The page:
Eliminating the Job Interview via Partnership

If you follow this blog with any regularity, you probably know my take on the job interview.  One of my more popular posts asserts that hiring, as we know it, isn’t worth fixing.  And, my book, Developer Hegemony, contains an excoriating treatment of job interviews.  The practice started as a silly whim about 100 years ago, and we’ve just kept doing it, uncritically, ever since.  I’m going to talk today about partnership, and how I think we can leverage it to help.

But let me set the scene a bit, first.  In Developer Hegemony, I talk in more detail about the world without job interviews.  On the blog, however, I’ve just advised developers to interview with companies that minimize the stupidity of the process.  On the company side, the only advice I’ve offered is to picture a world where you weren’t allowed to interview.  Using this creative constraint, come up with alternatives.

Because of this less than detailed treatment, I’ve received reader questions like the following.  And, understandably so.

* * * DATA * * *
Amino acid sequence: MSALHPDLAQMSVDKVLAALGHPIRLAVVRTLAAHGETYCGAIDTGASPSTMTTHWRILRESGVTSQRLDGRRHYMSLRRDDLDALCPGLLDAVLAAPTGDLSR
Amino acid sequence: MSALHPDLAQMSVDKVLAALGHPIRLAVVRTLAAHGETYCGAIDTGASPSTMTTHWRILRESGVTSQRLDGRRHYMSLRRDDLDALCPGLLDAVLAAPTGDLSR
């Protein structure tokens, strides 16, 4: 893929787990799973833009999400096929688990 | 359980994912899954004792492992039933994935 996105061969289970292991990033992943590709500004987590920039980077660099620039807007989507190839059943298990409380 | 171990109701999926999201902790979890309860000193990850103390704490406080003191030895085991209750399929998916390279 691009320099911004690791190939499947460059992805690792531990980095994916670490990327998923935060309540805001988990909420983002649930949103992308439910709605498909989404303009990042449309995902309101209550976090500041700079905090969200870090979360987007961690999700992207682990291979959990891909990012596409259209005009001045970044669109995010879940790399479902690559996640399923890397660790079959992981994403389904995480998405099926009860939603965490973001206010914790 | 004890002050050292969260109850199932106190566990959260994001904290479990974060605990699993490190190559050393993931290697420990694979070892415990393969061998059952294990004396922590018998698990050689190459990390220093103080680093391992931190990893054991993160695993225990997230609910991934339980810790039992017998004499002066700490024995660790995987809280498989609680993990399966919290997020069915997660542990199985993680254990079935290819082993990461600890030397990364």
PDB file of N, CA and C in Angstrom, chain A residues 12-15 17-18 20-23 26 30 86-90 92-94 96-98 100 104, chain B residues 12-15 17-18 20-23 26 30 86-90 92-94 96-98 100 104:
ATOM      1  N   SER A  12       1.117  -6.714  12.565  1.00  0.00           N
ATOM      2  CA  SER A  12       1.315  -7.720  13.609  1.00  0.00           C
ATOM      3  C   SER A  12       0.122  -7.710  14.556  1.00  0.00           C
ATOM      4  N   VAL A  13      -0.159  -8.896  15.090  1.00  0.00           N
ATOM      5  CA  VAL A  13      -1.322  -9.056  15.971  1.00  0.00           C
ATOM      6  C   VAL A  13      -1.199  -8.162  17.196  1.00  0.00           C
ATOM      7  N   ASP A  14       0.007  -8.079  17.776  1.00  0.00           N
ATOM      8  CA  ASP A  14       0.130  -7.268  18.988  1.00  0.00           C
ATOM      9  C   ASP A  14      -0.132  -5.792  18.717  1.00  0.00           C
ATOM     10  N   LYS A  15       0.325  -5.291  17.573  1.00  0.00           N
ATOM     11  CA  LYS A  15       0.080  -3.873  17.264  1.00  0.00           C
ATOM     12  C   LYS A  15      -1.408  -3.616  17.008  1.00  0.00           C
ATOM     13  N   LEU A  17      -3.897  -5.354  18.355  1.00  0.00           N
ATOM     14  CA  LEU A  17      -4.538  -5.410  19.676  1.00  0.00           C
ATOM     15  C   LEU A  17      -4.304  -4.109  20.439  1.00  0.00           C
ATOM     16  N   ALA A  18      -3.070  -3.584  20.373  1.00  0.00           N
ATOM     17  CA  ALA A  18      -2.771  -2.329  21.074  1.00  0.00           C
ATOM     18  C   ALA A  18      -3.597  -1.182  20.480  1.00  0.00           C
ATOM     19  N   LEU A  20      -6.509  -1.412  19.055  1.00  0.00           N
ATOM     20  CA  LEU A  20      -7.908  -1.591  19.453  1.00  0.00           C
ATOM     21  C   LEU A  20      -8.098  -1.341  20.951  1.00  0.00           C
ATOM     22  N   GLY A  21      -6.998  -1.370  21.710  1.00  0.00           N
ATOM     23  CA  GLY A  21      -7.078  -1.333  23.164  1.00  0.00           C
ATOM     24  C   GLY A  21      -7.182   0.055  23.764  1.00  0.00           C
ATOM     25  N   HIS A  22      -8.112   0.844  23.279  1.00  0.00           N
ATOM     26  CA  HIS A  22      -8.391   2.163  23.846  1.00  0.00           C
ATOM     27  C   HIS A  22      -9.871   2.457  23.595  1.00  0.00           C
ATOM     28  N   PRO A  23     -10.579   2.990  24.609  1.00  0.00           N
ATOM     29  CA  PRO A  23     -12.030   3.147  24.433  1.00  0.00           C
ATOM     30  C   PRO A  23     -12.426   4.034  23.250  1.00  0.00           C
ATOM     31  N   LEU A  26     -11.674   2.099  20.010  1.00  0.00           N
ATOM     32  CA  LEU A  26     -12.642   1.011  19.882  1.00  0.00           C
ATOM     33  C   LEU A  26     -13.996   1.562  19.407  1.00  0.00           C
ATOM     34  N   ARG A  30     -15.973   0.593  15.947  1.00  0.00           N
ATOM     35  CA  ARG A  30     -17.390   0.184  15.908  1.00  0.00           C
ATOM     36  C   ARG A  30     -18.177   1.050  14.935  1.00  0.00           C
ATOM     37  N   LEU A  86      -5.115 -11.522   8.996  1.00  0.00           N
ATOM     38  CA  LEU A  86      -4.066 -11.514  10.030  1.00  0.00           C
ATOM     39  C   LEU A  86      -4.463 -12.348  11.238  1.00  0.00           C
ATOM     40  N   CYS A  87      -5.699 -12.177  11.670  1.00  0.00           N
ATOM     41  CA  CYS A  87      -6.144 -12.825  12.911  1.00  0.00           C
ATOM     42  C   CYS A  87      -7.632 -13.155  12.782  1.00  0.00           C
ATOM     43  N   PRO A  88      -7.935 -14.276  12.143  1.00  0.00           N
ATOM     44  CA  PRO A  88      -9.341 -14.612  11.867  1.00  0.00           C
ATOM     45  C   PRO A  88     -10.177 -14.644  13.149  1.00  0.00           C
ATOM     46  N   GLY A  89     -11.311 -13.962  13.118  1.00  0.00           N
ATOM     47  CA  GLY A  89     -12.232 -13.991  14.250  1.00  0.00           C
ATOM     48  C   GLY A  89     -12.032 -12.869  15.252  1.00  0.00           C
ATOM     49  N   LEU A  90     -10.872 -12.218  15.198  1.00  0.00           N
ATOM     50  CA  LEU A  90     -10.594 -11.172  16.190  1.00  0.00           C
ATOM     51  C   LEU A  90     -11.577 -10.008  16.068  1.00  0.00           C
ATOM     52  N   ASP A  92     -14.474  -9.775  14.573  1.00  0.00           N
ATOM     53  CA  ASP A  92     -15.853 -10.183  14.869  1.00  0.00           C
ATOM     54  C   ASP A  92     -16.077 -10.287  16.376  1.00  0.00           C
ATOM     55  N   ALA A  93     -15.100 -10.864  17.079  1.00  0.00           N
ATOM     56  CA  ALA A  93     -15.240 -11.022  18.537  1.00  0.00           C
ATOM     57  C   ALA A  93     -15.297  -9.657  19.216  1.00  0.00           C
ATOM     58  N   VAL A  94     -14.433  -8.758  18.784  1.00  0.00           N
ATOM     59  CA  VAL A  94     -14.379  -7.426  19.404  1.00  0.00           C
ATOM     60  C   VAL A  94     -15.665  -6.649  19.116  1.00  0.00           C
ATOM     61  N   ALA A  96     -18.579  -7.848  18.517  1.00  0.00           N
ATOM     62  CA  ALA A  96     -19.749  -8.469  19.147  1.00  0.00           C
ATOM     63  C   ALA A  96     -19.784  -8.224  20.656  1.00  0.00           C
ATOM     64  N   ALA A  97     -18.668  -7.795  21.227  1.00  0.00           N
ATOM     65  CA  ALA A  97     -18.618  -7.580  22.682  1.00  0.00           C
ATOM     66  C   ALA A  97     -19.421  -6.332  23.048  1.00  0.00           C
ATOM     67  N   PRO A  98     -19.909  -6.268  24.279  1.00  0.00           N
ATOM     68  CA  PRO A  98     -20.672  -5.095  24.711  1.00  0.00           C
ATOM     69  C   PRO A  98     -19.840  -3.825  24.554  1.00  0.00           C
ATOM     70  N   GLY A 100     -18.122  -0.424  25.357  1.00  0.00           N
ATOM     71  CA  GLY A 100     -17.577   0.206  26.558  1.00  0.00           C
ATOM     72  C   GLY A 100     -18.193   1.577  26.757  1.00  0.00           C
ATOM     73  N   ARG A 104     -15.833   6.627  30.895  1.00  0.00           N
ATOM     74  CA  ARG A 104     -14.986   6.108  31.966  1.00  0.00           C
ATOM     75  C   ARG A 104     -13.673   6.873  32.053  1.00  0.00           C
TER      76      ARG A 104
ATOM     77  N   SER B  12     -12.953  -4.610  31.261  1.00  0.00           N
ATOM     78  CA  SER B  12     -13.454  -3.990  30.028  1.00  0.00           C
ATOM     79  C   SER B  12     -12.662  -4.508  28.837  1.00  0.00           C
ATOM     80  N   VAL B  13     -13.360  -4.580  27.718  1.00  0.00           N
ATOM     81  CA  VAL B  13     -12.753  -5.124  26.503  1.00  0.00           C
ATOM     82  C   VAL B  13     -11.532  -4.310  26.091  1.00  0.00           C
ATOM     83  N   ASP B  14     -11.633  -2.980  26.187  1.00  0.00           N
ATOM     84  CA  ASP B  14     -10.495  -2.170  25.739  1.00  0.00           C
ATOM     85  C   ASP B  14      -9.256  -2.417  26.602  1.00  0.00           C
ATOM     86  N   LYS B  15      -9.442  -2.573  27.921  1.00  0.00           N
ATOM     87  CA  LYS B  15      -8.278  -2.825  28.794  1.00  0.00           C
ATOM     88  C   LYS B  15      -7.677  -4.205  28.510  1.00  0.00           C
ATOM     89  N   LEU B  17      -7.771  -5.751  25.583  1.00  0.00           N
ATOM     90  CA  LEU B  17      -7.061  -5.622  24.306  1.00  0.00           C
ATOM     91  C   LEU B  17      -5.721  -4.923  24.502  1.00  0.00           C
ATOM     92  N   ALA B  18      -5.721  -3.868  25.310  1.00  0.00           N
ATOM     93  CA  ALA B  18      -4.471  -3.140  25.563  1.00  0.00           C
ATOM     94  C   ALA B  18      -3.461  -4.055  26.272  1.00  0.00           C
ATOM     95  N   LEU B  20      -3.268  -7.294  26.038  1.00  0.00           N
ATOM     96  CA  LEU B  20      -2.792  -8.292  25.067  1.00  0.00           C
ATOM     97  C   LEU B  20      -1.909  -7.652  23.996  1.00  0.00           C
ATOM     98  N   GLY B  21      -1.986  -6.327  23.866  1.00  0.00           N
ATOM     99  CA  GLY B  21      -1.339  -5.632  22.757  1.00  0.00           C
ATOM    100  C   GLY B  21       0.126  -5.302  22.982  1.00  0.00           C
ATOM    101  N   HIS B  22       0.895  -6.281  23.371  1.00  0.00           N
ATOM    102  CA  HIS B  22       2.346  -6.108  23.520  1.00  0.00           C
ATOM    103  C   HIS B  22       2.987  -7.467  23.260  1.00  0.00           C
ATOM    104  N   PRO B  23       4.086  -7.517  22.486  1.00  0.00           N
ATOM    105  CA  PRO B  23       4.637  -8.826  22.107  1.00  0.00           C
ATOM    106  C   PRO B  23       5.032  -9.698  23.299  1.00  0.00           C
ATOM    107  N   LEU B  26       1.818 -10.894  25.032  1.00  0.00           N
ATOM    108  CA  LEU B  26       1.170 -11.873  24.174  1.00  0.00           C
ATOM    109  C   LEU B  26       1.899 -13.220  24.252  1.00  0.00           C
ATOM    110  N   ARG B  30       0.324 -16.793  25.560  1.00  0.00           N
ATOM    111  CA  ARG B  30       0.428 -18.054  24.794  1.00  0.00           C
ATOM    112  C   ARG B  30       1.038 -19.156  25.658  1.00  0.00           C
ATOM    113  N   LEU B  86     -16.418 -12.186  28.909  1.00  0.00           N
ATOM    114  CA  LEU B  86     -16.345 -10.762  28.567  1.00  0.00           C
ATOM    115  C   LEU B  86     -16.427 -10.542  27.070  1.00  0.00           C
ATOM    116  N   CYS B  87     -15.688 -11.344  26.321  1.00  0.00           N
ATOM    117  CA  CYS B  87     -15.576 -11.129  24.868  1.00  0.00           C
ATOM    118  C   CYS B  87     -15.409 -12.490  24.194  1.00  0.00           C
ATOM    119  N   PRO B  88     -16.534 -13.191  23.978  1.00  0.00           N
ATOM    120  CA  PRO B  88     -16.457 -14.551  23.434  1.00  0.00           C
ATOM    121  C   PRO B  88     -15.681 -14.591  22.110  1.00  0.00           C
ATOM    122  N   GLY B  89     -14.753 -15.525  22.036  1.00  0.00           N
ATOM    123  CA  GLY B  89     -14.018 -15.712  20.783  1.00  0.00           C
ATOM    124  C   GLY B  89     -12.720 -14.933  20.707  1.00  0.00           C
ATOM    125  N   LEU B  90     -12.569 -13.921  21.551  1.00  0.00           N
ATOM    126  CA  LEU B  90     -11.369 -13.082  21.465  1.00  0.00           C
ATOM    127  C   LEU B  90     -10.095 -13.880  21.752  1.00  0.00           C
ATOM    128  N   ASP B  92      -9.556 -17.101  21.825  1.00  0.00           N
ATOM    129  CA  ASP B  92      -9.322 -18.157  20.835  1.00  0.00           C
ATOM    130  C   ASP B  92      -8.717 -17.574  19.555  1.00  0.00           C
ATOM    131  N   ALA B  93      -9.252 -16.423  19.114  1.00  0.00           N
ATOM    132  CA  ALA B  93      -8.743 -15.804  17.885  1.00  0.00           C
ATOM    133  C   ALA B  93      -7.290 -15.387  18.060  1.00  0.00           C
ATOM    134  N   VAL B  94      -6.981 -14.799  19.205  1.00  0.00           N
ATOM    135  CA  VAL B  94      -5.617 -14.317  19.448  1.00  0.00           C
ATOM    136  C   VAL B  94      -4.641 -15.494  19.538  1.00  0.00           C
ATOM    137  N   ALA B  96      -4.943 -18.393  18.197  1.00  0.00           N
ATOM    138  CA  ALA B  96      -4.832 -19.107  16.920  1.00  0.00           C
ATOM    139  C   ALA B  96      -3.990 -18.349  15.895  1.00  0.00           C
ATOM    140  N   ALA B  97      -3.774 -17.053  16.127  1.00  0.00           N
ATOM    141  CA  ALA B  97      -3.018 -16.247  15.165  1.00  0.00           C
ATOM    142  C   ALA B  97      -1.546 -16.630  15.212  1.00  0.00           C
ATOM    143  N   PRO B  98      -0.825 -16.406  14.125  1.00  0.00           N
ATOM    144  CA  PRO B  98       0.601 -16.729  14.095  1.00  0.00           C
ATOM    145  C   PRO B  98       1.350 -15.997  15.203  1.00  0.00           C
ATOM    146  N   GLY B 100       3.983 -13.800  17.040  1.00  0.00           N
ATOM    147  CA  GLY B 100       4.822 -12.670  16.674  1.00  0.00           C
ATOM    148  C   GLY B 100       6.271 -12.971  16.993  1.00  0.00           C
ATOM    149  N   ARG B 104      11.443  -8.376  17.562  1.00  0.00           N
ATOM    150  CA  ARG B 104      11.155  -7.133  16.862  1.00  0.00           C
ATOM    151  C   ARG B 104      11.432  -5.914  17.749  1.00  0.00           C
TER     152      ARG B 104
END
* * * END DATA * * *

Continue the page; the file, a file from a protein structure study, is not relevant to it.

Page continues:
I love these articles, but I wish you would write one about what I should be doing to make good hires, instead of reinforcing how bad all the possible options I can think of would be 😉

So I’ve decided to address this.  In today’s post, I’ll offer an idea for an alternative.  I may turn this into a series, with different ideas, but I don’t want to get ahead of myself.

Caveat Emptor

First, a quick disclaimer.  What you’re about to read contains absolutely zero long-contemplated, research-backed academic work.  I haven’t even asked anyone for an opinion on this.

Instead, you can think of this more as something I dreamed up in the shower a few weeks ago.  Since then, I’ve idly contemplated it while waiting to board a plane or going for a walk in nice weather.  In this post, I will actually flesh it out in a bit more detail for my own clarification.

I won’t belabor the point further, but I do want you to understand that holes will exist.  I’m not writing this post to give you a ready-made playbook, but to give you the seed of an idea that you might incorporate as you make hires.  And, plus, it feels good to write something optimistic instead of frustrated and cynical every now and then.

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